In Kentucky just after the Civil War, the Hayden-Colby feud leads to Jed Colby being sent to prison for 15 years for murder. The Haydens head for Nevada and when Colby gets out of prison he heads there also seeking revenge. The head of the Hayden family tries to avoid more killing but the inevitable showdown has to occur, complicated by Lynn Hayden and Ellen Colby's plans to marry.
Sonny falls for the pretty new girl next door and decides to take her to a part. First, however, he has to get his sister Mary Lou to go to sleep, which is proving to be a harder task than he anticipated.
Frank Coghlan Jr.,
Young freewheeling wanderer Jerry Day and his beautiful wife Toni are at odds over their lifestyle. Jerry can't accept responsibility but Toni yearns for a family and a settled life. Then ... See full summary »
In 1866, a new gold discovery and an inconclusive conference force the U.S. Army to build a road and fort in territory ceded by previous treaty to the Sioux...to the disgust of frontier ... See full summary »
Army veterans, just mustered out of the service, are going to the one of the men's brothers ranch on their way West. Just as they arrive, Indians attack the ranch and kill the brother. The ... See full summary »
Richard L. Bare
Sonny Rogers has just gotten elected class president, he's a star baseball player, and has a cute girlfriend. But, thanks to the conniving of his rival, Harry Vanderpool, he and his whole ... See full summary »
Frank Coghlan Jr.,
Chane Weymer (Randolph Scott), an Arizona rancher goes after a gang that is trapping and catching wild horses by the use of barbed-wire enclosures. He suspects Ward (Fred Kohler), of being ... See full summary »
In Kentucky just after the Civil War, the Hayden-Colby feud leads to Jed Colby being sent to prison for 15 years for murder. The Haydens head for Nevada and when Colby gets out of prison he heads there also seeking revenge. The head of the Hayden family tries to avoid more killing but the inevitable showdown has to occur, complicated by Lynn Hayden and Ellen Colby's plans to marry. Written by
Maurice VanAuken <email@example.com>
The landslide sequence includes a lot of archive footage from the silent version, To the Last Man (1923), filmed ten years earlier. See more »
It ain't honorable to take a family feud to court. It won't spill no blood for you.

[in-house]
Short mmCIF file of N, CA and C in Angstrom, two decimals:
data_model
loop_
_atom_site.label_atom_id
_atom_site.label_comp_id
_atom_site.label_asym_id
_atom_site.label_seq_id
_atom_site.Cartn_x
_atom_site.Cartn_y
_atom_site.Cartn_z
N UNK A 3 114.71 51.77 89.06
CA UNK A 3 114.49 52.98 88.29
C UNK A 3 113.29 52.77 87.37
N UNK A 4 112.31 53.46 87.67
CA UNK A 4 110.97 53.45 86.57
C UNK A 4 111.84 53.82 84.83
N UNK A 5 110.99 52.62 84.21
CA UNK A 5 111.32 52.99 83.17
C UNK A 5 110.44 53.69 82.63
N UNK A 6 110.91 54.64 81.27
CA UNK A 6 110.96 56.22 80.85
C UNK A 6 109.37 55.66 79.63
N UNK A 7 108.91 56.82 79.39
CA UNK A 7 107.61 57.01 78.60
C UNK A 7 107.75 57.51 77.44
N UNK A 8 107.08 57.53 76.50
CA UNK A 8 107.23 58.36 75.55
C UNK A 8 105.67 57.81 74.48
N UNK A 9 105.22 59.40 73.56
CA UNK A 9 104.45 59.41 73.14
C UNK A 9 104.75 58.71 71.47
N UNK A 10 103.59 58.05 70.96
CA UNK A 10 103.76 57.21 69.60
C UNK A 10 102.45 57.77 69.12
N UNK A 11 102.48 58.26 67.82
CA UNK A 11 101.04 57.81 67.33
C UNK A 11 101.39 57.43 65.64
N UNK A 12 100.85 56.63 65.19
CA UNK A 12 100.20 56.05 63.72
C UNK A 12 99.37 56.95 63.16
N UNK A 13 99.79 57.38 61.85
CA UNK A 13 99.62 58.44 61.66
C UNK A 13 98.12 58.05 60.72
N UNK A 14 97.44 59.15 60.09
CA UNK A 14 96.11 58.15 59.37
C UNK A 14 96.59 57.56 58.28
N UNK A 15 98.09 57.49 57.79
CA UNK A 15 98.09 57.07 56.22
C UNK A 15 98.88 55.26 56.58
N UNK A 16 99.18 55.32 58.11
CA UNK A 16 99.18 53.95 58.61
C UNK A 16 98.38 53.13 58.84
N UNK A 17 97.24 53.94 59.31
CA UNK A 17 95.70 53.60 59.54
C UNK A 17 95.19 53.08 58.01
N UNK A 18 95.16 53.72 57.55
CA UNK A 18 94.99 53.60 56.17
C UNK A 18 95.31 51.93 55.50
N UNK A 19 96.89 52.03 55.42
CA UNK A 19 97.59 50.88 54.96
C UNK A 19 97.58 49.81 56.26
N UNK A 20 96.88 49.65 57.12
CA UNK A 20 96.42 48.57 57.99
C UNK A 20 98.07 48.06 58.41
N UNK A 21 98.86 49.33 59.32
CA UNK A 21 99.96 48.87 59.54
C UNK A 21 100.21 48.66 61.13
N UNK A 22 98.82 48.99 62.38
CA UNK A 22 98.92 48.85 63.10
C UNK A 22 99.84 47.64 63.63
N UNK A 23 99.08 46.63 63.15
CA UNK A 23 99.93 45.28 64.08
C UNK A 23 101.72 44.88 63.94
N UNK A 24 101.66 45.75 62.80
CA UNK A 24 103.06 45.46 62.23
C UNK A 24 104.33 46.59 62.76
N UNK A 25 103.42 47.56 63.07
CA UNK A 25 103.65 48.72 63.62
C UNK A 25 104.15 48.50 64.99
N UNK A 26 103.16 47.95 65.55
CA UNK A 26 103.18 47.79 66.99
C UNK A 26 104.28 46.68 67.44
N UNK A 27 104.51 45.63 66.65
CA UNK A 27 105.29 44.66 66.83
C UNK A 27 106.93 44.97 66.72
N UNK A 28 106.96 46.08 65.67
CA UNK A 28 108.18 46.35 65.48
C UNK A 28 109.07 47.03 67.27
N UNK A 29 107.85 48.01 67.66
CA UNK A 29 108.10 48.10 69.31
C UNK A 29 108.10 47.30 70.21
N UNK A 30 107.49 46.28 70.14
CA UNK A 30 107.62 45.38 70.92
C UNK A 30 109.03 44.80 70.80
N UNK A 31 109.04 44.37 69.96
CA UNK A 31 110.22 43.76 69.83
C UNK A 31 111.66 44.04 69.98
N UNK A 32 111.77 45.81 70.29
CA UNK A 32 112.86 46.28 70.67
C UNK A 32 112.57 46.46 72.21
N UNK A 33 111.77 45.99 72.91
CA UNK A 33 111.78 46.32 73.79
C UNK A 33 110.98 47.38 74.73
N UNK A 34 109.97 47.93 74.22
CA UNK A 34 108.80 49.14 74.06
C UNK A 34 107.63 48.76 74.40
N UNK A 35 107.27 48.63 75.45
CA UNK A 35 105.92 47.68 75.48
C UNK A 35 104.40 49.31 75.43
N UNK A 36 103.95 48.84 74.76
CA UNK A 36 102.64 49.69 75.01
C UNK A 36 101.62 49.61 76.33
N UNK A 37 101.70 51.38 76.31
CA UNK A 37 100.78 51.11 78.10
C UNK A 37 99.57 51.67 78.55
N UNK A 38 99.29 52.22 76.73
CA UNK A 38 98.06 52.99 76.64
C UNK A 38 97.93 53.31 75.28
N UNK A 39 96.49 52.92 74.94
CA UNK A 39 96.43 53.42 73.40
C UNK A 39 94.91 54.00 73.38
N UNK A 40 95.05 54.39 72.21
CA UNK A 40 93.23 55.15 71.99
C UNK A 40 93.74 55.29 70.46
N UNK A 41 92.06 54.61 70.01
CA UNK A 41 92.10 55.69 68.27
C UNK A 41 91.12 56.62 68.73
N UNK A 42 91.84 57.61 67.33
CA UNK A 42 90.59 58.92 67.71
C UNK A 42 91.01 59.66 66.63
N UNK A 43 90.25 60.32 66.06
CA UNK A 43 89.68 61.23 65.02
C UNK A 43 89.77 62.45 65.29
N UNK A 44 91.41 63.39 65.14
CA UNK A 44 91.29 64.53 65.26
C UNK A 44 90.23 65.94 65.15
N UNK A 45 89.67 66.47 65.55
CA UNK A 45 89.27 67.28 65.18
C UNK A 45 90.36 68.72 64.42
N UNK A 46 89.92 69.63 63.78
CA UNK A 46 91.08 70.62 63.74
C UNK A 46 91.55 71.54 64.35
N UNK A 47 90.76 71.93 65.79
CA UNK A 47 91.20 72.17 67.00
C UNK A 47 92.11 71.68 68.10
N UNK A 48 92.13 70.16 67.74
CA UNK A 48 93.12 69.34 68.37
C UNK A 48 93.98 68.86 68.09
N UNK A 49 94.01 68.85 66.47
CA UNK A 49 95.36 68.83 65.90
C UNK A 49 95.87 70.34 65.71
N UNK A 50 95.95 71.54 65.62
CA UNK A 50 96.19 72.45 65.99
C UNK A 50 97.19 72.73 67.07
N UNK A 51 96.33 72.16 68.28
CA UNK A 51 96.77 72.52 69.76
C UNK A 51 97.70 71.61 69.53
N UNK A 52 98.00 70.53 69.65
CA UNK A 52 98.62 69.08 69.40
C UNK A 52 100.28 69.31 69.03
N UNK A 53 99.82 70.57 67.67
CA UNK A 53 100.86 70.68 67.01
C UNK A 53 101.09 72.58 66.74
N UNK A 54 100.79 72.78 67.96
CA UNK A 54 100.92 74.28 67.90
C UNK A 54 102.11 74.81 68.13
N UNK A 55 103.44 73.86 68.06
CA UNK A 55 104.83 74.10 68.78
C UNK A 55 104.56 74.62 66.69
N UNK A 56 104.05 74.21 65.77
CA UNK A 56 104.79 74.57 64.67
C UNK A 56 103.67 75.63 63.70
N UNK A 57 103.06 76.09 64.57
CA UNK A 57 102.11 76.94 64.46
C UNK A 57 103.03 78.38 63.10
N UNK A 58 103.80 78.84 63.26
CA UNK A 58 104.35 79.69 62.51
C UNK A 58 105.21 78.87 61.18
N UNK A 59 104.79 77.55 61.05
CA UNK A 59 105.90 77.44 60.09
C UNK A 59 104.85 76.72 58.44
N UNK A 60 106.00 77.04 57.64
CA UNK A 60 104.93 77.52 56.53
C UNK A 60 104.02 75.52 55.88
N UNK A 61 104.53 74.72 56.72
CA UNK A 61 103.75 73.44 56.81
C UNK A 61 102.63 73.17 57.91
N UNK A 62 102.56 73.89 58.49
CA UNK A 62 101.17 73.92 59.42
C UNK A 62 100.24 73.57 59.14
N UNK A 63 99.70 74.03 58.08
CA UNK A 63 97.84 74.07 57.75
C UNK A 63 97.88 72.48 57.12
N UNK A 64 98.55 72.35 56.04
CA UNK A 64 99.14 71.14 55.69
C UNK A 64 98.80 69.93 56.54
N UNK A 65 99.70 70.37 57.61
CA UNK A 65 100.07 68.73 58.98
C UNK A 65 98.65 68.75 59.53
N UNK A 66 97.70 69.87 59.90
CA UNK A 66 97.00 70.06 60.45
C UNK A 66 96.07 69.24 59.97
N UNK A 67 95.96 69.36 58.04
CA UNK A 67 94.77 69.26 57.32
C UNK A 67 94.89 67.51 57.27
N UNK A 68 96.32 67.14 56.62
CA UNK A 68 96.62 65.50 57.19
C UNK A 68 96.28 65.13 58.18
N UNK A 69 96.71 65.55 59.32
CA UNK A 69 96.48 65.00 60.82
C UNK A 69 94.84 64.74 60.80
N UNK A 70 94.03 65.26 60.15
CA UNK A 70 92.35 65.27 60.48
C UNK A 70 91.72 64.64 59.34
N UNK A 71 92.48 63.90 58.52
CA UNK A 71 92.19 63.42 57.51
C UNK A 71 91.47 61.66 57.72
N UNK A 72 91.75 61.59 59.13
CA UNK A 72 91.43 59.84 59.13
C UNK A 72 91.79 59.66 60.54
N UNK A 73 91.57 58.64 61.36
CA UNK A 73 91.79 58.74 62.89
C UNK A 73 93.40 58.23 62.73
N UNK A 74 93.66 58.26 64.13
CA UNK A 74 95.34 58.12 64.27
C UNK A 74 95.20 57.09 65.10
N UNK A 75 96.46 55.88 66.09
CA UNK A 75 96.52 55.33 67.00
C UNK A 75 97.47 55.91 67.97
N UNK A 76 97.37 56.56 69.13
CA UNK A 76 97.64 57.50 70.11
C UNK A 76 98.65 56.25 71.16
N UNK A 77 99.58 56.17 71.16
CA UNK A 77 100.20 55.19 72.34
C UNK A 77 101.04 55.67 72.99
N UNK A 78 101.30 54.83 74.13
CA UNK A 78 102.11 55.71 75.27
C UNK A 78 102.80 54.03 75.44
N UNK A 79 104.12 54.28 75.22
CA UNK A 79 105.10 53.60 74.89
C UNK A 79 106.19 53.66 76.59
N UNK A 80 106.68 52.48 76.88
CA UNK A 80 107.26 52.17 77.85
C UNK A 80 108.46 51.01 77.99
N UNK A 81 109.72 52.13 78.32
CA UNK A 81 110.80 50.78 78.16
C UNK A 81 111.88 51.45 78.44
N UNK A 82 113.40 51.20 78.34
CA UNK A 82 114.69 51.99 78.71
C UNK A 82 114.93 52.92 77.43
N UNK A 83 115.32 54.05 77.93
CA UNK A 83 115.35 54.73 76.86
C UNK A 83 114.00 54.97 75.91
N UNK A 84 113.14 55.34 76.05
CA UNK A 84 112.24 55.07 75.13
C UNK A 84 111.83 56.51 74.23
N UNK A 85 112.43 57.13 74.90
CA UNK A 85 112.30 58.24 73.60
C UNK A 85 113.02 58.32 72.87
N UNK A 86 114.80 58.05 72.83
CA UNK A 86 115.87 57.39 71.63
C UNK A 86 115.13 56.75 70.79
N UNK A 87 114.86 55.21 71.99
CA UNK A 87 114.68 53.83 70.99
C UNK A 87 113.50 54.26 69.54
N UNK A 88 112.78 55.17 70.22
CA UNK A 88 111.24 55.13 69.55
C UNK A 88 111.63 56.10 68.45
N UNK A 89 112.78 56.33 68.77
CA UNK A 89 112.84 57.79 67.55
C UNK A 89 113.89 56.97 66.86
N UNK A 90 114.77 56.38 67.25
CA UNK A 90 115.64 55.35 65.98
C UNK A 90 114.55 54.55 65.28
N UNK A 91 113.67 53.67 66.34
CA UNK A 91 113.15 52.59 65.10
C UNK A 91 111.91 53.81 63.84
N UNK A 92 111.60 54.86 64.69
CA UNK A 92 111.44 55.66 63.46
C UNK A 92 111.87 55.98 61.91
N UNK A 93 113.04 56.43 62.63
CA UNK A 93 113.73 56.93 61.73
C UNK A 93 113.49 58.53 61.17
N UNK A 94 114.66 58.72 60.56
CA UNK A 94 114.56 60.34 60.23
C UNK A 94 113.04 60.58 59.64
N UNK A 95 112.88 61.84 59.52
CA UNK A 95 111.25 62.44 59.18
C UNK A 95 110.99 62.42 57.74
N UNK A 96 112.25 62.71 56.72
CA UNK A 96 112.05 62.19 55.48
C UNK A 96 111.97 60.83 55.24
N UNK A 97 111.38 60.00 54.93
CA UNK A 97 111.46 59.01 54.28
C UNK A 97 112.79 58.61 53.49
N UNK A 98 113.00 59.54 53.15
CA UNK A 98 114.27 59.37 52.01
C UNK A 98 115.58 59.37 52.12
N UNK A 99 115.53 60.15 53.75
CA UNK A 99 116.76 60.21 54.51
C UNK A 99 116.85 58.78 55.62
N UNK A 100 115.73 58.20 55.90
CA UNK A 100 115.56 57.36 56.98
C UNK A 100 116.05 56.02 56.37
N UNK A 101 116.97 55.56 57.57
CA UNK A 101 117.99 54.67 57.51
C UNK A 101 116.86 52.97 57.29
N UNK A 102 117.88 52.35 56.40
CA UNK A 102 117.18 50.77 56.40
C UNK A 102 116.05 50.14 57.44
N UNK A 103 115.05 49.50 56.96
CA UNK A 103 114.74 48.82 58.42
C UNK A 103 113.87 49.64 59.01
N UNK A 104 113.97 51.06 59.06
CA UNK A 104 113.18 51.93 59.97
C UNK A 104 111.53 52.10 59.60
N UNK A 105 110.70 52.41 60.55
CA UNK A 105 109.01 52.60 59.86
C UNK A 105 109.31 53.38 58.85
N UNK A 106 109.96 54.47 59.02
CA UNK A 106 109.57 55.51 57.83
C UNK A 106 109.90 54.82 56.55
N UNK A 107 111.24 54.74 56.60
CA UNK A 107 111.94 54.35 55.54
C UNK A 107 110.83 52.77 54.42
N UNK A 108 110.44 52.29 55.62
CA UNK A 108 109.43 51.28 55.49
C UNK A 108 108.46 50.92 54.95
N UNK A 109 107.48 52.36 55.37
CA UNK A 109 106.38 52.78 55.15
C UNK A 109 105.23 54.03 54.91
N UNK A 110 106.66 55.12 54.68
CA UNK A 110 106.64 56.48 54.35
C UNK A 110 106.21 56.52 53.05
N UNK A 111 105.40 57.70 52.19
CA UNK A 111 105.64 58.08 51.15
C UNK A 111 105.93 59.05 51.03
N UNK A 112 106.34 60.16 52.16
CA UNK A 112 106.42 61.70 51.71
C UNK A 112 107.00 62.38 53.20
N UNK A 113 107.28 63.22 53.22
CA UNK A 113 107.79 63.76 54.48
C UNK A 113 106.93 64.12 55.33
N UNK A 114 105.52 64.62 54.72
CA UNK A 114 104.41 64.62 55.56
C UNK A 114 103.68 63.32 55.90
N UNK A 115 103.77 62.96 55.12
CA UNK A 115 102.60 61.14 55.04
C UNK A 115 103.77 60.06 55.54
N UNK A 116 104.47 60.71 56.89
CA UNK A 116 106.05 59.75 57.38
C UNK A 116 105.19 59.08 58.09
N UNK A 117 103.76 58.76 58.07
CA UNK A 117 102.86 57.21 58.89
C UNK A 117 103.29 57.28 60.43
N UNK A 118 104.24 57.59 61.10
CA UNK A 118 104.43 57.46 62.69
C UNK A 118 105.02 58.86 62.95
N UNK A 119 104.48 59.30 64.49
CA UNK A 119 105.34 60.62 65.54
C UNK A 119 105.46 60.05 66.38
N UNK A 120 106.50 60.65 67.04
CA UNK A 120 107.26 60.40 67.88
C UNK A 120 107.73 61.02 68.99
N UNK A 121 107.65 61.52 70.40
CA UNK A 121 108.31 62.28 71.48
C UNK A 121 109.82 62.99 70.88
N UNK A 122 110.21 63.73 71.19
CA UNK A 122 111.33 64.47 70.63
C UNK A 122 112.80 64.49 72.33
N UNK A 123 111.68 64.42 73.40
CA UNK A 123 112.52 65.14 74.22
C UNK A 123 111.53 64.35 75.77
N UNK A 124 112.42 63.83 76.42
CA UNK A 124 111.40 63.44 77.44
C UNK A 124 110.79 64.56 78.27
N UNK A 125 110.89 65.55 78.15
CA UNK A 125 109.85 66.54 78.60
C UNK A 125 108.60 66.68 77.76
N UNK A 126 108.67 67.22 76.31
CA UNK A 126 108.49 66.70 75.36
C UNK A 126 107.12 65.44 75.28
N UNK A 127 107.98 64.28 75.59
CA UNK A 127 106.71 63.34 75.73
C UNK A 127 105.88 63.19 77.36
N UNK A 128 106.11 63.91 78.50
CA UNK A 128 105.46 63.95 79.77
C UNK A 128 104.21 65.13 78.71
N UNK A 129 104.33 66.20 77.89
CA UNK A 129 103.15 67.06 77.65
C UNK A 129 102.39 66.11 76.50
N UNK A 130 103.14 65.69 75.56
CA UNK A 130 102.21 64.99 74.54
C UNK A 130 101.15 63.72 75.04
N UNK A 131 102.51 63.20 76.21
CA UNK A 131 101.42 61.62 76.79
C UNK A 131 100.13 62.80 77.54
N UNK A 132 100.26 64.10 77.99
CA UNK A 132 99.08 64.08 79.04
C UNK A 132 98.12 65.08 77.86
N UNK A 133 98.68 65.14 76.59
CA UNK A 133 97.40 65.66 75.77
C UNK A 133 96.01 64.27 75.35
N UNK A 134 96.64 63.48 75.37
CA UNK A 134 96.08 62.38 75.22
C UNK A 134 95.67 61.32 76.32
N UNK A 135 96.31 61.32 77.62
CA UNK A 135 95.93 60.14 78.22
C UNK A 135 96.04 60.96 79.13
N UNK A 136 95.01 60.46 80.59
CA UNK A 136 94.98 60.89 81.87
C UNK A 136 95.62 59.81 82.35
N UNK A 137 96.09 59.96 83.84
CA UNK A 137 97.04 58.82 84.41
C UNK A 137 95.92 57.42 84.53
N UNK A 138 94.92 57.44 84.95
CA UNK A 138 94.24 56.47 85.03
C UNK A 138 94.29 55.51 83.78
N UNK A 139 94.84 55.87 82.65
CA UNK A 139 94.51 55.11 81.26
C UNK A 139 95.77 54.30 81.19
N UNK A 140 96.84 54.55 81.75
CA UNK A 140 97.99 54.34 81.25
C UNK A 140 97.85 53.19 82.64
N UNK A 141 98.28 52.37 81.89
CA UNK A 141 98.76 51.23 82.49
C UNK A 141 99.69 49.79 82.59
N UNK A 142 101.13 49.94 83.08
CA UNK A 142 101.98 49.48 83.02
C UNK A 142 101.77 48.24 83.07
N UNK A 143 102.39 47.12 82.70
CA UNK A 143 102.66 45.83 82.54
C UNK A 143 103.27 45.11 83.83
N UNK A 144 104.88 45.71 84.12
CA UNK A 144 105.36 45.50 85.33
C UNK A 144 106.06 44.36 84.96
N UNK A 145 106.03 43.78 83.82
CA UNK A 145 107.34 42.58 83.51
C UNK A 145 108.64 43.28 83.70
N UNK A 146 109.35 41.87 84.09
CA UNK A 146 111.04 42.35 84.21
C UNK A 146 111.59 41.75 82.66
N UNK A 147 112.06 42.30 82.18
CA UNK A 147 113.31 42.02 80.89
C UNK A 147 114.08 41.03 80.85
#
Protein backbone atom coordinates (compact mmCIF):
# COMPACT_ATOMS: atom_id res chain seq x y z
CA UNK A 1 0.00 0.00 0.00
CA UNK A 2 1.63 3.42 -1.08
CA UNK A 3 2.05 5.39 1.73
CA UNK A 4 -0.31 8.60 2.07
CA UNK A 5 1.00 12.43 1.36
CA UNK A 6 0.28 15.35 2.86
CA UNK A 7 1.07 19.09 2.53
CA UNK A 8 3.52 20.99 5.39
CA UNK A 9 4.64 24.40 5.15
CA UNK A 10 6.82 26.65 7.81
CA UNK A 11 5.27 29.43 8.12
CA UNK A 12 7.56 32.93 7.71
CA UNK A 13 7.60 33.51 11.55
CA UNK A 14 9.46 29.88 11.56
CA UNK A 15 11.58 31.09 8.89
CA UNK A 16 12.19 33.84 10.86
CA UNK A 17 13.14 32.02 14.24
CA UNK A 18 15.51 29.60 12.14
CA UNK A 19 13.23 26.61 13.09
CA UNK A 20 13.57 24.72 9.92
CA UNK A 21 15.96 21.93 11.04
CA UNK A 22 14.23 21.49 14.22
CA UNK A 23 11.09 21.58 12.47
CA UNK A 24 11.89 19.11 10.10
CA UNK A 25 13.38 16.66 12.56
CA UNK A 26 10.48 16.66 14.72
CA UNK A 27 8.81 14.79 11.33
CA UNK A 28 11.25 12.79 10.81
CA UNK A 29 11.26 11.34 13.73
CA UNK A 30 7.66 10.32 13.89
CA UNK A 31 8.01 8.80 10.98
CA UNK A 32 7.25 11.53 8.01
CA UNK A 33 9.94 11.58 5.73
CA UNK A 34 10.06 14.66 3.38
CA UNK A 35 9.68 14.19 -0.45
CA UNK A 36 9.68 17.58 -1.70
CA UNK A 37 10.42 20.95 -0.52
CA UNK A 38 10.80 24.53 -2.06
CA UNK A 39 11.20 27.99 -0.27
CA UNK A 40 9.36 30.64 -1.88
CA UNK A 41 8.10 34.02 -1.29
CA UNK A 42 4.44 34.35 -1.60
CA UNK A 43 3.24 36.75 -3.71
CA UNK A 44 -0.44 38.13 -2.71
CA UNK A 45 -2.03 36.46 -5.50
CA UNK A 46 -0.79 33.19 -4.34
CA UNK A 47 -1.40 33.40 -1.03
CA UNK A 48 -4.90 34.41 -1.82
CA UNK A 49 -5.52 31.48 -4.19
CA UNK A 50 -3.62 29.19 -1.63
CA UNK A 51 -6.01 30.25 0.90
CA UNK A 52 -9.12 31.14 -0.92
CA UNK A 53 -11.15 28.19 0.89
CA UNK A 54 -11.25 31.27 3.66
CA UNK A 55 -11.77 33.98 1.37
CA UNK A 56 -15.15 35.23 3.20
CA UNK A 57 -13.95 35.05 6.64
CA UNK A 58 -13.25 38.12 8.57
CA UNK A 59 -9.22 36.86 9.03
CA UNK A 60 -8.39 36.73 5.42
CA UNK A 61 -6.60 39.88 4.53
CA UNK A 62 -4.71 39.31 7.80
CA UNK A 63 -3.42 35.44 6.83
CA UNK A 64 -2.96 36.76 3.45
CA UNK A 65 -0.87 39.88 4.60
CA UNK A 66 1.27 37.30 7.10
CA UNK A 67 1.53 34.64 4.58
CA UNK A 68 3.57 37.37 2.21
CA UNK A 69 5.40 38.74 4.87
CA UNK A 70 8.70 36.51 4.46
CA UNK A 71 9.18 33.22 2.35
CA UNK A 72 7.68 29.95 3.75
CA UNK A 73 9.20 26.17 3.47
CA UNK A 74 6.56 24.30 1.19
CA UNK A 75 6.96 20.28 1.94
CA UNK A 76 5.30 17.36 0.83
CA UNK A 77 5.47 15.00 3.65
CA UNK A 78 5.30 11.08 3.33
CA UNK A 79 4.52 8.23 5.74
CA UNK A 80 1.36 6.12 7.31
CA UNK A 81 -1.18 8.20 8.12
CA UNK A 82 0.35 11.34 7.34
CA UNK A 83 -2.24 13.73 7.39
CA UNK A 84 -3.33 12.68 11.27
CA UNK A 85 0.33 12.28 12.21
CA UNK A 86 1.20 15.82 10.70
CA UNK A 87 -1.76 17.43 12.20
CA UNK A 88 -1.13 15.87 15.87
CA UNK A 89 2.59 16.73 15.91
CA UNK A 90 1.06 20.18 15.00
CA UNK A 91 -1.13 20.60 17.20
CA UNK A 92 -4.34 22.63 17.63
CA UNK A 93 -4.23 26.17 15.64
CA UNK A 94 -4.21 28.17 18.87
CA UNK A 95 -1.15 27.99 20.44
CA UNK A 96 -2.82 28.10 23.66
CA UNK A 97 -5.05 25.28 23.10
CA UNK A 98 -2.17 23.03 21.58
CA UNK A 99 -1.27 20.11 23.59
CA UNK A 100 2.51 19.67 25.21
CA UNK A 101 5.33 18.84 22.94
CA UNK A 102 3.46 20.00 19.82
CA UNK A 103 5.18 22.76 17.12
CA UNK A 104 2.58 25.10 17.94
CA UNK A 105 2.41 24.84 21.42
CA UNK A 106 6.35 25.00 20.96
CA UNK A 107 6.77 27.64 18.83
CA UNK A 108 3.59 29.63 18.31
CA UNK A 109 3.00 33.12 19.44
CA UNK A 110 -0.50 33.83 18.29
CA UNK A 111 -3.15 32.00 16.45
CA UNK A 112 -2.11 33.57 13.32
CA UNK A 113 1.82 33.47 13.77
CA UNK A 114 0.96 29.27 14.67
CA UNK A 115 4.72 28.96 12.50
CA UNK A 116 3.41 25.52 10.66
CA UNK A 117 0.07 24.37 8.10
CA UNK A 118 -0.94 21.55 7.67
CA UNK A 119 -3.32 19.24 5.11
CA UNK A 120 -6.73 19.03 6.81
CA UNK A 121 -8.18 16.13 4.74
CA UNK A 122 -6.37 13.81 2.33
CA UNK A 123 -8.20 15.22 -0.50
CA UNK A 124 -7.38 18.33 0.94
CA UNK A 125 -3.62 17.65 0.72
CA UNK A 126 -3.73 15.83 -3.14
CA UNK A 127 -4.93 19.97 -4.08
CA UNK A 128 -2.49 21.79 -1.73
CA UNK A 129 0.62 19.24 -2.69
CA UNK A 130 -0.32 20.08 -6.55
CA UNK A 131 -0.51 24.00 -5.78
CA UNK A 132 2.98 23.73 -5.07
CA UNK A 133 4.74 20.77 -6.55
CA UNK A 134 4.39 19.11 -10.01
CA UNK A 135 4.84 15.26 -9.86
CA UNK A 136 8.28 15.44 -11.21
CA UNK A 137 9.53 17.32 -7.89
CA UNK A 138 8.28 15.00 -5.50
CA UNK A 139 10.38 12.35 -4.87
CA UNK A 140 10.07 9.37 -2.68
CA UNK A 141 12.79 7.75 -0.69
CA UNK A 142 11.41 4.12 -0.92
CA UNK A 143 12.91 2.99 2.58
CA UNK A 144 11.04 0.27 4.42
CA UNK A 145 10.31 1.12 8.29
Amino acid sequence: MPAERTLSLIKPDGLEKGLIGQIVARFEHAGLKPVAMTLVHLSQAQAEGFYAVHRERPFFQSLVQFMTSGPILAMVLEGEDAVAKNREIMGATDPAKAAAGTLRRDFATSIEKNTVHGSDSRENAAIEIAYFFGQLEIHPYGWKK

I want no blood spilled for me.
Then you're puttin' yourself above the Prophets! An eye for an eye and a tooth for a tooth. It's in the Book!
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The opening credits feature the names and titles on printer-press paper... See more »
The Haydens and Colbys are two mountain families who've had such a long term feud, everyone's forgotten what it started over. Never mind when Pop Colby (Noah Beery, Sr.) shoots Grandpa down in cold blood, Dad Hayden takes an unorthodox and cowardly approach in some eyes, he calls in the law.
The Haydens move west and Colby when he gets out of the joint takes the family and moves to where the Haydens are to take up where they left off. Along the way he has an ally, Jack LaRue, who has an agenda all his own.
Of course in Romeo&Juliet fashion, the Hayden son (Randolph Scott) and the Colby daughter(Esther Ralston} meet and flip for each other. If anything that throws gasoline on the feud fire.
This is one of the weakest of Randolph Scott's earlier westerns. I'm not sure if I'm seeing the complete film as a budget video company put out a re-release that looks like it was choppily edited. There are a lot of plot gaps and things that don't make sense.
This is also one of the earliest films of Shirley Temple who's big scene is when one of the Colbys shoots the head off of her doll. It wasn't for sadistic purposes but to get the Haydens to chase them. Still it's an earlier weepy for Shirley. She later did two more films with
Randolph Scott, Rebecca of Sunnybrook Farm and Susannah of the Mounties and with her name above his at that point.
Also at the very end, the fadeout is Esther and Randy in what looks like a photograph of later domestic bliss. And the soundtrack was blaring the Bing Crosby hit Please. Kind of out of place, but since Paramount had the rights to it, they figured they had to use it.
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